• Threads can compete with each other and slow down the aggregate performance. A common mechanism is "cache thrashing". Since multiple cores share the same memory controller and parts of the cache hiearchy, one thread can fill the cache with the information it needs, only to have some of that data evicted by the needs of a different thread, causing more trips to main memory. Since main memory access is so expensive, the end result is a slowdown.

I would test the job with varying numbers of threads. It may turn out, for instance, that using two threads is advantageous, but four or more is not. For more detailed answers, add more details to the question, such as type of computation, size of dataset, etc.

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You didn't describe what your code does, so this is just guesswork.

Multithreading is not a miracle cure. There are a lot of ways that multithreading what was a single threaded chunk of code can be slower than the original. There's a good deal of overhead involved in spawning, synchronizing, joining, and destroying threads.

Suppose the task at hand was to add ten pairs of numbers. If you make this multithreaded by spawning a thread for each addition and then joining and destroying when the calculation is finished, your multithreaded version will be much, much slower than the original. Threading is not intended for very short duration calculations. The costs of spawning, joining, and destroying are going to overwhelm any speedup you gain by performing those simple tasks in parallel.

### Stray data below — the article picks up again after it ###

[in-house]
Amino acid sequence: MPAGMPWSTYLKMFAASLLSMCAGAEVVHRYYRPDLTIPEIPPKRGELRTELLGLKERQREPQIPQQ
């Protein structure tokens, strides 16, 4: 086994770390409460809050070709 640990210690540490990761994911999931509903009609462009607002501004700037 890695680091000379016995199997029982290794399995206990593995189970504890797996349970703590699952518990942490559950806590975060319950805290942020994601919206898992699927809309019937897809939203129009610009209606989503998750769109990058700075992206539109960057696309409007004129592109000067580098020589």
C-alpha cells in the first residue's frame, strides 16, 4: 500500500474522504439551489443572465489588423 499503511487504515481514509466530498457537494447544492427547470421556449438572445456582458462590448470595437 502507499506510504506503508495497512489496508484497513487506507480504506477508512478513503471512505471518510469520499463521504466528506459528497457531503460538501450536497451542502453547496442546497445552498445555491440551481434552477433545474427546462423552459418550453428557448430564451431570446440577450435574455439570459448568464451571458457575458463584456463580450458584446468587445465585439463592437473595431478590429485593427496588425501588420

Another way to make things slower is to establish barriers the prevent parallel operations. A mutex, for example, to protect against multiple writers simultaneously accessing the same object. That protected code needs to be small. Make the entire bodies of your thread operate under the guise of a mutex and you have the equivalent of a single threaded application that has a whole bunch of threading overhead added in.

Those barriers that preclude parallel execution might be present even if you didn't put them in place. Some of those barriers are in the C standard library. POSIX mandates that most library functions be thread safe. The standard only lists the functions that don't have to be thread safe. If you use library functions in those computations, you might be better of staying single threaded because your code essentially is single threaded.

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I do not think your problems are mex specific at all - this sounds like usual performance problems while programing multi-threaded code for SMPs.

To add a little to the already mentioned potential problems:

  • False cache line sharing: you might think that your threads work independently, while in fact they access different data within the same cache line. Trivial example:

    /* global variable accessible by all threads */
    int thread_data[nthreads];
    
    /* inside thread function */
    thread_data[thrid] = some_value;
    
  • inefficient memory bandwidth utilization. On NUMA systems you want the CPUs to access their own data banks. If you do not correctly distribute the data, the CPUs ask for memory from other CPUs. That implies communication, which you do not suspect is there.

  • thread affinity. Somewhat connected to the point above. You want your threads to be bound to their own CPUs for the entire duration of the computations. Otherwise they might be migrated by the OS, which causes overhead, and they might be moved further away from the memory bank they will access.